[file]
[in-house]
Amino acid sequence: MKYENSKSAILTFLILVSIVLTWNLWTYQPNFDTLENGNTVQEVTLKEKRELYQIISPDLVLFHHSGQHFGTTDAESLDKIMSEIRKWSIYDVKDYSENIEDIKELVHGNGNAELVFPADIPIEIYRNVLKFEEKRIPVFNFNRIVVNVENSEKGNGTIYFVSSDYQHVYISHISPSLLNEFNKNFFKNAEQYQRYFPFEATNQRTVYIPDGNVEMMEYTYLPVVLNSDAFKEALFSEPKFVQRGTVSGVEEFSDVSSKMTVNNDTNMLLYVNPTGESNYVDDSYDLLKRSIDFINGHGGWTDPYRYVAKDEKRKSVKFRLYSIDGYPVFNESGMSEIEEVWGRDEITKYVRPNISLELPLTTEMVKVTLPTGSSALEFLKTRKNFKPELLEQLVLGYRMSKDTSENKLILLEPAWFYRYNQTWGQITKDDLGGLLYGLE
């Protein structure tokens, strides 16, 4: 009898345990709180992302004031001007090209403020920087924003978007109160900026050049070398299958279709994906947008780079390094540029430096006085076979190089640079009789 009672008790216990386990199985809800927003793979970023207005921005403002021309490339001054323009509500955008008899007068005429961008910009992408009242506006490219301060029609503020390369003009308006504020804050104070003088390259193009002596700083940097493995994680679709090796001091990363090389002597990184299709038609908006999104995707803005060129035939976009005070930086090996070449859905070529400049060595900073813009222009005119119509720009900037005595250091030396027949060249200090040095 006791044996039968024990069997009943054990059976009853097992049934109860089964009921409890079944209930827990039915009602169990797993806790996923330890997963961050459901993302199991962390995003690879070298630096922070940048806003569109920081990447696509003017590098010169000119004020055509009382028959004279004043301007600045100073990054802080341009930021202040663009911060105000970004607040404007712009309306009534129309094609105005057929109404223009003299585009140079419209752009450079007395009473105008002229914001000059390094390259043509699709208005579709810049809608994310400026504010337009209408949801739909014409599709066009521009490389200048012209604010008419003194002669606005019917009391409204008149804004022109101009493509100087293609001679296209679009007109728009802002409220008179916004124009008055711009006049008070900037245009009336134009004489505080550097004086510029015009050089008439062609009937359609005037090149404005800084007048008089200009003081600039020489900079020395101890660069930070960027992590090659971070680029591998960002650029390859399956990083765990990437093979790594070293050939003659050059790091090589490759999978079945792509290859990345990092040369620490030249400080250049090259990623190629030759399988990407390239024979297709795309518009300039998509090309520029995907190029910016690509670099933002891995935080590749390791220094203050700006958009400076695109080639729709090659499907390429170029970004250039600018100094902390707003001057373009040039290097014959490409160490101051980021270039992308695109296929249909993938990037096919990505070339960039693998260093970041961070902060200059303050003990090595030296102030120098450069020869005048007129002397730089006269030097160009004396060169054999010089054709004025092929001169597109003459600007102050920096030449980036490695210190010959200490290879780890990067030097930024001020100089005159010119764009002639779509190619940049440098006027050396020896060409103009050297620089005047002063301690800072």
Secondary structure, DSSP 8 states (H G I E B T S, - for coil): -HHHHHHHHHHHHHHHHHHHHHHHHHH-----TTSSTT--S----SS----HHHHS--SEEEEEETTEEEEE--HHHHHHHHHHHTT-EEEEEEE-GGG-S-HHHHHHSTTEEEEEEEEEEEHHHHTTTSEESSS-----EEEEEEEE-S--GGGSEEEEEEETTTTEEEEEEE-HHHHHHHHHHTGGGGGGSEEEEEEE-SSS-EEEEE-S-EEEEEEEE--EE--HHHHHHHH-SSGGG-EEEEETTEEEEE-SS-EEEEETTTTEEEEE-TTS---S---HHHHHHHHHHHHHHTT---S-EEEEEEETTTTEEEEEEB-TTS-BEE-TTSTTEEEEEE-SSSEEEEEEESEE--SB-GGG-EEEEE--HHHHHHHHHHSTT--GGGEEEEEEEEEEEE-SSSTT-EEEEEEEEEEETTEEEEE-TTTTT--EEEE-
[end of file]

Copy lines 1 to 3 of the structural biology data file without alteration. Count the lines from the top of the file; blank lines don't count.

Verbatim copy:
[in-house]
Amino acid sequence: MKYENSKSAILTFLILVSIVLTWNLWTYQPNFDTLENGNTVQEVTLKEKRELYQIISPDLVLFHHSGQHFGTTDAESLDKIMSEIRKWSIYDVKDYSENIEDIKELVHGNGNAELVFPADIPIEIYRNVLKFEEKRIPVFNFNRIVVNVENSEKGNGTIYFVSSDYQHVYISHISPSLLNEFNKNFFKNAEQYQRYFPFEATNQRTVYIPDGNVEMMEYTYLPVVLNSDAFKEALFSEPKFVQRGTVSGVEEFSDVSSKMTVNNDTNMLLYVNPTGESNYVDDSYDLLKRSIDFINGHGGWTDPYRYVAKDEKRKSVKFRLYSIDGYPVFNESGMSEIEEVWGRDEITKYVRPNISLELPLTTEMVKVTLPTGSSALEFLKTRKNFKPELLEQLVLGYRMSKDTSENKLILLEPAWFYRYNQTWGQITKDDLGGLLYGLE
């Protein structure tokens, strides 16, 4: 009898345990709180992302004031001007090209403020920087924003978007109160900026050049070398299958279709994906947008780079390094540029430096006085076979190089640079009789 009672008790216990386990199985809800927003793979970023207005921005403002021309490339001054323009509500955008008899007068005429961008910009992408009242506006490219301060029609503020390369003009308006504020804050104070003088390259193009002596700083940097493995994680679709090796001091990363090389002597990184299709038609908006999104995707803005060129035939976009005070930086090996070449859905070529400049060595900073813009222009005119119509720009900037005595250091030396027949060249200090040095 006791044996039968024990069997009943054990059976009853097992049934109860089964009921409890079944209930827990039915009602169990797993806790996923330890997963961050459901993302199991962390995003690879070298630096922070940048806003569109920081990447696509003017590098010169000119004020055509009382028959004279004043301007600045100073990054802080341009930021202040663009911060105000970004607040404007712009309306009534129309094609105005057929109404223009003299585009140079419209752009450079007395009473105008002229914001000059390094390259043509699709208005579709810049809608994310400026504010337009209408949801739909014409599709066009521009490389200048012209604010008419003194002669606005019917009391409204008149804004022109101009493509100087293609001679296209679009007109728009802002409220008179916004124009008055711009006049008070900037245009009336134009004489505080550097004086510029015009050089008439062609009937359609005037090149404005800084007048008089200009003081600039020489900079020395101890660069930070960027992590090659971070680029591998960002650029390859399956990083765990990437093979790594070293050939003659050059790091090589490759999978079945792509290859990345990092040369620490030249400080250049090259990623190629030759399988990407390239024979297709795309518009300039998509090309520029995907190029910016690509670099933002891995935080590749390791220094203050700006958009400076695109080639729709090659499907390429170029970004250039600018100094902390707003001057373009040039290097014959490409160490101051980021270039992308695109296929249909993938990037096919990505070339960039693998260093970041961070902060200059303050003990090595030296102030120098450069020869005048007129002397730089006269030097160009004396060169054999010089054709004025092929001169597109003459600007102050920096030449980036490695210190010959200490290879780890990067030097930024001020100089005159010119764009002639779509190619940049440098006027050396020896060409103009050297620089005047002063301690800072």